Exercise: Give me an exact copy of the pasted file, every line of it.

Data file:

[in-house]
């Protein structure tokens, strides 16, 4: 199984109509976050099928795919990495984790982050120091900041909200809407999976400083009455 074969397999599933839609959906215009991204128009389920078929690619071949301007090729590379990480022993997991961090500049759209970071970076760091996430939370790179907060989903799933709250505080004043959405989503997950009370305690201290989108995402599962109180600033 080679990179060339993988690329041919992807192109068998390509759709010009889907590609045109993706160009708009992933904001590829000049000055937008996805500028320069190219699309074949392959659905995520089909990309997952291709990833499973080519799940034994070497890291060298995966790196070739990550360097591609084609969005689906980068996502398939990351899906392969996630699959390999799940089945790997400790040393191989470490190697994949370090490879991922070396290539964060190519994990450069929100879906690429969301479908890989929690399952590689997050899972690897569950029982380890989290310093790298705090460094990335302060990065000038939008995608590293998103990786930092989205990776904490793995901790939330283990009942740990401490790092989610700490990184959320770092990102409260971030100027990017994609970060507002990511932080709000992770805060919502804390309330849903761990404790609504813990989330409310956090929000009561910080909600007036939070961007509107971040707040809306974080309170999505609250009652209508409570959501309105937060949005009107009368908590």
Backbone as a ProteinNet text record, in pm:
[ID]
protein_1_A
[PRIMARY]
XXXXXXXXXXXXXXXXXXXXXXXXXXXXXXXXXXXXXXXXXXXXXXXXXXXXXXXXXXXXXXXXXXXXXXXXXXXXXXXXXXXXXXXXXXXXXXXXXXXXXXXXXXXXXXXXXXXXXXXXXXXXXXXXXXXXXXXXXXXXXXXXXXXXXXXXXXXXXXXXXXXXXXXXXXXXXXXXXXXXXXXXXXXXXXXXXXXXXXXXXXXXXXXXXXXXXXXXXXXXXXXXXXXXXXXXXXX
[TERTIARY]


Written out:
[in-house]
């Protein structure tokens, strides 16, 4: 199984109509976050099928795919990495984790982050120091900041909200809407999976400083009455 074969397999599933839609959906215009991204128009389920078929690619071949301007090729590379990480022993997991961090500049759209970071970076760091996430939370790179907060989903799933709250505080004043959405989503997950009370305690201290989108995402599962109180600033 080679990179060339993988690329041919992807192109068998390509759709010009889907590609045109993706160009708009992933904001590829000049000055937008996805500028320069190219699309074949392959659905995520089909990309997952291709990833499973080519799940034994070497890291060298995966790196070739990550360097591609084609969005689906980068996502398939990351899906392969996630699959390999799940089945790997400790040393191989470490190697994949370090490879991922070396290539964060190519994990450069929100879906690429969301479908890989929690399952590689997050899972690897569950029982380890989290310093790298705090460094990335302060990065000038939008995608590293998103990786930092989205990776904490793995901790939330283990009942740990401490790092989610700490990184959320770092990102409260971030100027990017994609970060507002990511932080709000992770805060919502804390309330849903761990404790609504813990989330409310956090929000009561910080909600007036939070961007509107971040707040809306974080309170999505609250009652209508409570959501309105937060949005009107009368908590």
Backbone as a ProteinNet text record, in pm:
[ID]
protein_1_A
[PRIMARY]
XXXXXXXXXXXXXXXXXXXXXXXXXXXXXXXXXXXXXXXXXXXXXXXXXXXXXXXXXXXXXXXXXXXXXXXXXXXXXXXXXXXXXXXXXXXXXXXXXXXXXXXXXXXXXXXXXXXXXXXXXXXXXXXXXXXXXXXXXXXXXXXXXXXXXXXXXXXXXXXXXXXXXXXXXXXXXXXXXXXXXXXXXXXXXXXXXXXXXXXXXXXXXXXXXXXXXXXXXXXXXXXXXXXXXXXXXXX
[TERTIARY]